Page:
There are also a range of medications that can impair the absorption of vitamin D including anti-biotics, anti-inflammatory agents, endocrine drugs, and herbal medicines like St. John’s Wort. It is thought that through the medication action on certain receptors in the body, there is increased degradation of the active form of vitamin D.
Despite us knowing it as the sunshine vitamin, dogs don’t have the same capacity to produce vitamin D from the sun, so they rely solely on dietary sources.
Whilst it is clear there are nutritional elements to bone health, pre-existing health conditions can also contribute.
The thyroid is a butterfly shaped gland found in the neck. One of its main functions is to produce hormones to regulate the body’s metabolism, the process that turns food into energy. But along with this, thyroid hormones affect the rate of bone replacement. Too much thyroid hormone speeds up the rate at which bone is lost. If it happens too quickly, osteoblasts may not be able to replace it quickly enough. On the other side of the scale, if medicated for thyroid issues, this medication too can affect bone density. https://www.ncbi.nlm.nih.gov/pmc/articles/PMC4199196/#:~:text=According%20to%20the%20present%20study,way%20in%20prevention%20of%20osteoporosis
Now we’ve covered what it takes to form strong bones and joints, let’s take a look at what happens when it goes a little wrong.
Joint degradation is characterised by inadequate production of compounds necessary to its structure, along with reduced collagen synthesis. This can be a result of physical stress, trauma, autoimmunity, or ageing. Here, inflammation is upregulated, creating further breakdown. It results in weak, damaged, or inflamed tissue with restricted or painful movement.
Tissues are in the firing line when carrying out any physical activity and they may be susceptible to physical stress, strain, or trauma. Unexpected force or sudden changes in direction or speed are also more likely to cause issues (read: overweight dogs and those who chase ball regularly). This can be a particular risk during the winter, when walking in snowy, icy, or even muddy conditions. Tendons and ligaments are dependent on physical activity to develop, but it must be in moderation and appropriate.
Joint degradation therefore has a number of risk factors:
- Nutritional insufficiency,
- Physical stress or trauma,
- Overuse – ageing,
- Excess weight,
The main concern in joint degradation is inflammation and the associated pain. There are several factors that can upregulate the inflammatory response in the body.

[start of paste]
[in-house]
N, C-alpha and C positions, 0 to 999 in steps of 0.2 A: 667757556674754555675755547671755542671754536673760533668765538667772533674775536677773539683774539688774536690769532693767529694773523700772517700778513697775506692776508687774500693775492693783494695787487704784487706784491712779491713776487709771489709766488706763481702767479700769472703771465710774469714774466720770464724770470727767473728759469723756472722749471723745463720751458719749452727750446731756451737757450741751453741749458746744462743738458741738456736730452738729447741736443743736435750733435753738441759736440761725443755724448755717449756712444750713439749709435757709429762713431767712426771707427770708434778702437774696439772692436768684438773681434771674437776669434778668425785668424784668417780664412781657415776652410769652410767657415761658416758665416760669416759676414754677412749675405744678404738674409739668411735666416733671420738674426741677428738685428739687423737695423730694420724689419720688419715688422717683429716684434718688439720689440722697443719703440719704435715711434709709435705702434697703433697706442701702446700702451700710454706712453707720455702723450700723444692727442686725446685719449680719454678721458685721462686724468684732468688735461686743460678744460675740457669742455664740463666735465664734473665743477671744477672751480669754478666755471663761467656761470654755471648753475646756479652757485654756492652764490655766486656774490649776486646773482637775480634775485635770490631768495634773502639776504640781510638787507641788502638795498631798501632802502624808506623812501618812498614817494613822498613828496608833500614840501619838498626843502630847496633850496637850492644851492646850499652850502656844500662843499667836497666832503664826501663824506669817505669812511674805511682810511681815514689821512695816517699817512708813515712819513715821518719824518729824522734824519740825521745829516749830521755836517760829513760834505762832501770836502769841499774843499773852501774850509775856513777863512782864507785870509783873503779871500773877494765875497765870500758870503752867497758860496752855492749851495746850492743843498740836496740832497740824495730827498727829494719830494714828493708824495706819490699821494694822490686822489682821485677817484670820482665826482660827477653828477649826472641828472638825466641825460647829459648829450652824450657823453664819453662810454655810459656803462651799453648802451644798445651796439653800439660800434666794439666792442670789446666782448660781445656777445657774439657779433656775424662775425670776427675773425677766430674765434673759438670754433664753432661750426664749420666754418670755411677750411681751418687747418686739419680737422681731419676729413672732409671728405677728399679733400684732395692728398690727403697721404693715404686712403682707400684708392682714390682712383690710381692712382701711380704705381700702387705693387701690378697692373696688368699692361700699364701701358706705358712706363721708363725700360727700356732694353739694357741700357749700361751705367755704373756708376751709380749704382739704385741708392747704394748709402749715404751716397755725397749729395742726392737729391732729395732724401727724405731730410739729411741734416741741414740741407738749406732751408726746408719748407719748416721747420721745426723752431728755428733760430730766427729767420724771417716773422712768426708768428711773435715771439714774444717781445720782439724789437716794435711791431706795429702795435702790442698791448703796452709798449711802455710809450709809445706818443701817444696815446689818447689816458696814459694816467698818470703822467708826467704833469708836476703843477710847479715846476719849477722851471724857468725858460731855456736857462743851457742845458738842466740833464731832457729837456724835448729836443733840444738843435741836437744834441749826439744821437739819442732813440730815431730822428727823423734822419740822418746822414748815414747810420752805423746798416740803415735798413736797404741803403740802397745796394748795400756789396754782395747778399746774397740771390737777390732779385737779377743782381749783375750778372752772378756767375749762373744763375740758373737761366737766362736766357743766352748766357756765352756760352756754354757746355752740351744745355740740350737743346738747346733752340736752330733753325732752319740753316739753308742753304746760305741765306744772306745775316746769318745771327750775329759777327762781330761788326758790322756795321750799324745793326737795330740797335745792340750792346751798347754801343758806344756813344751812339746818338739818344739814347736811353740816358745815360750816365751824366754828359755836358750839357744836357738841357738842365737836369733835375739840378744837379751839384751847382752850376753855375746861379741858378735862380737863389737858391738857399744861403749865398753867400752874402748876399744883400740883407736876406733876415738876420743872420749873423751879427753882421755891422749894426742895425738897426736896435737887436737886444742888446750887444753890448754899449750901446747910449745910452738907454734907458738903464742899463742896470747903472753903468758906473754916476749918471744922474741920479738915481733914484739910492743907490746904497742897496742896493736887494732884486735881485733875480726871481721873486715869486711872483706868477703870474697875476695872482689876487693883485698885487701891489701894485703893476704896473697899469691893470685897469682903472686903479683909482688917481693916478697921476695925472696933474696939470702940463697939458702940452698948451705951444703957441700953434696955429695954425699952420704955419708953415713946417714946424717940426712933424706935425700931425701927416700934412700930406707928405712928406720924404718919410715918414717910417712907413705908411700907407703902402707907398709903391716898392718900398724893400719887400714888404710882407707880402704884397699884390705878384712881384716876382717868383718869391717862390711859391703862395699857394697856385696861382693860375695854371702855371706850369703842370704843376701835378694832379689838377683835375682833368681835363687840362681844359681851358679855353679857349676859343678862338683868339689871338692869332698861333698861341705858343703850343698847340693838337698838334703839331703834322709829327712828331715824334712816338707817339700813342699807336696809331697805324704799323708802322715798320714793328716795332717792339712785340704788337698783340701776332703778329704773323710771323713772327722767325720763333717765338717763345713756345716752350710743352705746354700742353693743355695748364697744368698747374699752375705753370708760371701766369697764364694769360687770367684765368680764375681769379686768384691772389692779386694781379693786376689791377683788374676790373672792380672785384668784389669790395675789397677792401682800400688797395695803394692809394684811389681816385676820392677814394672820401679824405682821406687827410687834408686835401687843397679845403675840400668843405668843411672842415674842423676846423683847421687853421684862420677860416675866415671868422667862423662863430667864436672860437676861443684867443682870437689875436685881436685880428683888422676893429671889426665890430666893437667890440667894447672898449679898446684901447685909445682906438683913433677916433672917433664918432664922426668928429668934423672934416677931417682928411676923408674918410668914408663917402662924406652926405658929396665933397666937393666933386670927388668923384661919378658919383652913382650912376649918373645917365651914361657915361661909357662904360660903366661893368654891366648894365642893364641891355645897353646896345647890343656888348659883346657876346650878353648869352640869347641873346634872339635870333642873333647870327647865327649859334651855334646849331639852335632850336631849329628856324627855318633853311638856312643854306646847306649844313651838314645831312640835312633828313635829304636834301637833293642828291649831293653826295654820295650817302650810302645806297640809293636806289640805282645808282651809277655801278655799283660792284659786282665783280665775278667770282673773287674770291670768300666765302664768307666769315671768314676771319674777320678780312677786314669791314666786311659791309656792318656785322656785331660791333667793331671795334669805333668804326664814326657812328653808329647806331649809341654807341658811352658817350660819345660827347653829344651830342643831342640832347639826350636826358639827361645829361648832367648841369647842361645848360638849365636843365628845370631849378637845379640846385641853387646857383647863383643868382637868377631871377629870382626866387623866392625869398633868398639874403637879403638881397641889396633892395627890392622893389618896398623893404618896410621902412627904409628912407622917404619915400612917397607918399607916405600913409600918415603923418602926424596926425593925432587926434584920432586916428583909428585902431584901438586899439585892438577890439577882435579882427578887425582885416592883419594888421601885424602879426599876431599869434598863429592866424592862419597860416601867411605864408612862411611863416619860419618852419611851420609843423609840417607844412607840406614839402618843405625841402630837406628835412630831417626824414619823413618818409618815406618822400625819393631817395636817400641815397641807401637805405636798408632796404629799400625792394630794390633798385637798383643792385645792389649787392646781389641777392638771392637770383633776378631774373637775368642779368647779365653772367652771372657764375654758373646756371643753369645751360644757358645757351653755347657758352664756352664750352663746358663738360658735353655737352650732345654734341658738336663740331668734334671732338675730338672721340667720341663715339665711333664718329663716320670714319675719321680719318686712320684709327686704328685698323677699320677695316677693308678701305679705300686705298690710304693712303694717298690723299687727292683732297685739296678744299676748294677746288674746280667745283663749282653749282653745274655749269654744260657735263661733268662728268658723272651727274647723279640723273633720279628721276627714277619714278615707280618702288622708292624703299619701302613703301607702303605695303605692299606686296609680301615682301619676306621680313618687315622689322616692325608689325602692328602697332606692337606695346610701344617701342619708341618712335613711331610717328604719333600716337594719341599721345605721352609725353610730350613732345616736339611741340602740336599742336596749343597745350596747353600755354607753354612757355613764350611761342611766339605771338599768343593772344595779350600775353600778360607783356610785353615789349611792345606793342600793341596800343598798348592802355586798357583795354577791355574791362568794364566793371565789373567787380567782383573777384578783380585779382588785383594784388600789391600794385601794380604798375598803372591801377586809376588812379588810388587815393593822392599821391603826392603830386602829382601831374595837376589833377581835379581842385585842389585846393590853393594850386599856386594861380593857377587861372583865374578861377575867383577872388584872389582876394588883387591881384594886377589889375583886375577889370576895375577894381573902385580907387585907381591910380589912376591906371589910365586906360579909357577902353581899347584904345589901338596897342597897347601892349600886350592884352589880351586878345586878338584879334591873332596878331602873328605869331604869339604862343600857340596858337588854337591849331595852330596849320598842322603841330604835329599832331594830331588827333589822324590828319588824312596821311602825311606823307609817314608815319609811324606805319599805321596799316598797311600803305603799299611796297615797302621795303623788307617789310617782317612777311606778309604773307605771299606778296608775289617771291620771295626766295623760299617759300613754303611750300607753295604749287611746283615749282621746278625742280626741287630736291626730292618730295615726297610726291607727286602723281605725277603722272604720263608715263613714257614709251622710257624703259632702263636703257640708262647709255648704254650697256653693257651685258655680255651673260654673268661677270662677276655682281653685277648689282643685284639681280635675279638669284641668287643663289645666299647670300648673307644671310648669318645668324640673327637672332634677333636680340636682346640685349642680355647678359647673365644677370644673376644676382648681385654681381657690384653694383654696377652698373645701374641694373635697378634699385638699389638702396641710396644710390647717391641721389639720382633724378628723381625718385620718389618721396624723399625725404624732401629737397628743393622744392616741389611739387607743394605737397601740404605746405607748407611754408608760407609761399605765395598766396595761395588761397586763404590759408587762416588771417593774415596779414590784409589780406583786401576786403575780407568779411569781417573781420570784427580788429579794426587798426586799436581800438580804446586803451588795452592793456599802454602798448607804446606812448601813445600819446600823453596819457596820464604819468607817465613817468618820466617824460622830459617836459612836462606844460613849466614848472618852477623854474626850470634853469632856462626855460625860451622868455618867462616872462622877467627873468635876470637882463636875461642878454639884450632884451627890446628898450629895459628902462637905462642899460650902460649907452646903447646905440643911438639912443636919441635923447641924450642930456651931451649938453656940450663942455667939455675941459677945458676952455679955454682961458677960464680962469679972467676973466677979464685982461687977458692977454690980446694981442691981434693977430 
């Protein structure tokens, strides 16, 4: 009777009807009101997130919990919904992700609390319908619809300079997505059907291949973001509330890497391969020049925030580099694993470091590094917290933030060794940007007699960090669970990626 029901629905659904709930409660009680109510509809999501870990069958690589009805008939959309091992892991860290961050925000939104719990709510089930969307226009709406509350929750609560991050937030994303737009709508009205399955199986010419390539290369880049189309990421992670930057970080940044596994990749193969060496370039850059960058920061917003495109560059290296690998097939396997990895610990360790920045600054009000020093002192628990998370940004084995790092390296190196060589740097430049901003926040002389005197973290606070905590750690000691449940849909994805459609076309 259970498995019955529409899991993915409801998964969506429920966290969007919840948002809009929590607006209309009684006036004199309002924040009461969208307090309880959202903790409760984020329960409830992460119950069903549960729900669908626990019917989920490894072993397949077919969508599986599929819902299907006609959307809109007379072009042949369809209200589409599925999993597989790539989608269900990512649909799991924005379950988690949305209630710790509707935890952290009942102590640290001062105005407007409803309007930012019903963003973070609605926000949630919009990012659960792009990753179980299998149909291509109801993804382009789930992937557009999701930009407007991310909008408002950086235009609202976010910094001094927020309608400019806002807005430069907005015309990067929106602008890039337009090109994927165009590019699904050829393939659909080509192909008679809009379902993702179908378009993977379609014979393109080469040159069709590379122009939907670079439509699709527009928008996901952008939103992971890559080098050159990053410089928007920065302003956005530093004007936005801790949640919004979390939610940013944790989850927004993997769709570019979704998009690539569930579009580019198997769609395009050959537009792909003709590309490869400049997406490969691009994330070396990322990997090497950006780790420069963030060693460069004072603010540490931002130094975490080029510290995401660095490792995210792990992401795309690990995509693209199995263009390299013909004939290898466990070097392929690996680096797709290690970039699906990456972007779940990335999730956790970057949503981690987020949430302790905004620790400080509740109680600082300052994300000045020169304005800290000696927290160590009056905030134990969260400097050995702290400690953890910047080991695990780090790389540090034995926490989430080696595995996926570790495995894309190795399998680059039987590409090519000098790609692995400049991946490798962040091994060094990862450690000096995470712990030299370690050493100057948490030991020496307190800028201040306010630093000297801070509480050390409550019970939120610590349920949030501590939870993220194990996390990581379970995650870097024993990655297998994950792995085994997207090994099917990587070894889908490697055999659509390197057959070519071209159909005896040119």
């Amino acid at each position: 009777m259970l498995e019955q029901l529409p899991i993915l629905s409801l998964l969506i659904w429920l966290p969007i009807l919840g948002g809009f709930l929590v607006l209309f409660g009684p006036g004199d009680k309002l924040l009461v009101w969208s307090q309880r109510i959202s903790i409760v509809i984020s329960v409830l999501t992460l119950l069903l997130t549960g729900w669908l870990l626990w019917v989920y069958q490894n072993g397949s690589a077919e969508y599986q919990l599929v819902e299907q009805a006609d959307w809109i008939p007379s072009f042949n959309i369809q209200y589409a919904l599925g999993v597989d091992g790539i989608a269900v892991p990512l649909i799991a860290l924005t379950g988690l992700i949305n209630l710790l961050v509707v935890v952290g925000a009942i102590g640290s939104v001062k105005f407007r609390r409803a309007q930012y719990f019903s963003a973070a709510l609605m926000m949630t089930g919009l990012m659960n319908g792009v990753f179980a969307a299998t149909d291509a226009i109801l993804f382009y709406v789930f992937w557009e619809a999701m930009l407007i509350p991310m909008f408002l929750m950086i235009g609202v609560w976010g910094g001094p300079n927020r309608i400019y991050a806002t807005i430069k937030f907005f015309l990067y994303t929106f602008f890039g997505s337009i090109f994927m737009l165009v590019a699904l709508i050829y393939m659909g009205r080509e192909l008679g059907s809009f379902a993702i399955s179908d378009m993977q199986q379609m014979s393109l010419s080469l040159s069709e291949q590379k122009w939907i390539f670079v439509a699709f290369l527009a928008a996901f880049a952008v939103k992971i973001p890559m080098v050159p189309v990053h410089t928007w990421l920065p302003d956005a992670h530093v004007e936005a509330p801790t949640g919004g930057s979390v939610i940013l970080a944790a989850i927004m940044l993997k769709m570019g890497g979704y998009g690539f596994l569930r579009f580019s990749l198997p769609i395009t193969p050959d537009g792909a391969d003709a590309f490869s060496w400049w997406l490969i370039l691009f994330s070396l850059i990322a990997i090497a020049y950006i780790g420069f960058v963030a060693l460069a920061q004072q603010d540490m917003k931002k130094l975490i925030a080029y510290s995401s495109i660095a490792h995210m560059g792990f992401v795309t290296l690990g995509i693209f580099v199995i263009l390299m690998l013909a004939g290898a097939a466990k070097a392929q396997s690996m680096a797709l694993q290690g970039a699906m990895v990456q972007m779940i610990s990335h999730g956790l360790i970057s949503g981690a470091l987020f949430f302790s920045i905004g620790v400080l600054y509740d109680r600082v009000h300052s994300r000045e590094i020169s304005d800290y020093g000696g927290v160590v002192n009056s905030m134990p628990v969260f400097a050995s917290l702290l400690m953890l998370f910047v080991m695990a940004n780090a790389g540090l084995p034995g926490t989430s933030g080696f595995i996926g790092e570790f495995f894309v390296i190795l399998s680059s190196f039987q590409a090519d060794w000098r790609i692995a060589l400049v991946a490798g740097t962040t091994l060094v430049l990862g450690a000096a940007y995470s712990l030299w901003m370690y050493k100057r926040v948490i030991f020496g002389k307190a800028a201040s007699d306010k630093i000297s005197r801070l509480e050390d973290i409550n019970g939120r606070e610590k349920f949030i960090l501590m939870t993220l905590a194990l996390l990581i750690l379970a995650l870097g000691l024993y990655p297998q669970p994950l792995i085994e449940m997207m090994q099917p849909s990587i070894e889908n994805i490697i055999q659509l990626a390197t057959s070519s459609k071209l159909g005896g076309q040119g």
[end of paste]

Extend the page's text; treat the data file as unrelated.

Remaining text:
More recently there has been the consideration that gut dysbiosis is a major driver in inflammatory conditions. There is the suggestion that impaired digestion due to low stomach acid or enzyme production (pancreas or liver issues) could lead to increased dietary allergens permeating the gut wall, creating inflammatory responses throughout the body. Poor digestion and utilisation also affect the nutrients available to build optimal joint and bone structure too. So, alongside bone or joint issues, there may be a need for gut healing.
An imbalance of essential fatty acids may also predispose to pro-inflammatory compounds.
In dogs, the body has a requirement for two distinct EFA families. The Omega-6 and Omega-3 series.
Linoleic Acid (LA)
Arachidonic Acid (AA)
Alpha-Linolenic Acid (ALA)
Eicosapentaenoic Acid (EPA)
Docosahexaenoic Acid (DHA)
In most animals, AA can be synthesised from LA, so there isn’t always a dietary requirement for AA. (cats cannot).
Fatty Acids and Inflammation
Eicosanoids are products of the oxidation of the omega families; they are collectively known as prostaglandins, thromboxanes and leukotrienes.
Prostaglandins – these are a group of lipids made at sites of tissue damage or infection. They control inflammation, blood flow and the formation of blood clots.
Thromboxane is a substance made by platelets which causes blood clotting and constriction of blood vessels.
Leukotrienes are proinflammatory molecules; more commonly noticed for their role in allergy response. They are released when the body encounters an allergen or trigger; they cause tightening of airway muscles and the production of excess mucus and fluid.
Eicosanoids play an important role in the body, they modulate many processes including reproduction, blood pressure, haemostasis (the process to prevent and stop bleeding) and inflammation.
They can be synthesised from AA, GLA and EPA, however, those synthesised from AA are pro-inflammatory compared to those derived from GLA and EPA and it is believed that those derived from AA in high amounts can result in disease.
The amount and type of eicosanoids synthesised, depends on the availability and type of fatty acid found in cell membranes. Human studies have demonstrated that the supplementation of algae oil significantly alters the ratio of EPA (omega-3) to AA (omega-6) in cell membranes which has been beneficial in cases of coronary artery disease and also inflammatory conditions. A literature review of 20 studies into arthritis revealed that 16 of those, demonstrated an improvement after omega-3 supplementation.
In short, consumption of omega 3, replaces AA. The result is fewer AA derived eicosanoids and more EPA or GLA eicosanoids, reducing the inflammatory response. Flaxseed oil is a source of omega 3 ALA which is why it is the base in the Proflax Bone and Joint blend along with the Golden Oldies.
We will soon be adding an algae oil to our product line, so keep your eyes peeled to reap the benefits of EPA and DHA too!
Oxidative stress from chronic inflammation may perpetuate it into a vicious cycle. External sources of oxidative stress will further increase the burden. Sources of oxidative stress include air pollution, rancid fats, foods cooked to high temperature, toxin exposure and many more. Oxidative stress is the imbalance between free radicals and antioxidants, and so when tackling any inflammatory condition, it is essential to consume sufficient antioxidants!
There are a range of bone and joint issues faced by many breeds of dogs. Some do have a genetic disposition, and many are simply degradation due to ageing. An appropriate diagnosis from a qualified practitioner is essential, and support from a range of practitioners may be beneficial; canine massage therapists or hydrotherapists for example. Whole foods will provide nutrients in their most available form but do consider the impact of any underlying health issues which could affect the utilisation of nutrients when building healthy bones and joints. Ensure you are feeding the appropriate nutrients needed for bone health and avoiding those anti-nutrients!
Written by Lisa Hannaby - Bsc. Psych. Hons, MSc Human Nutrition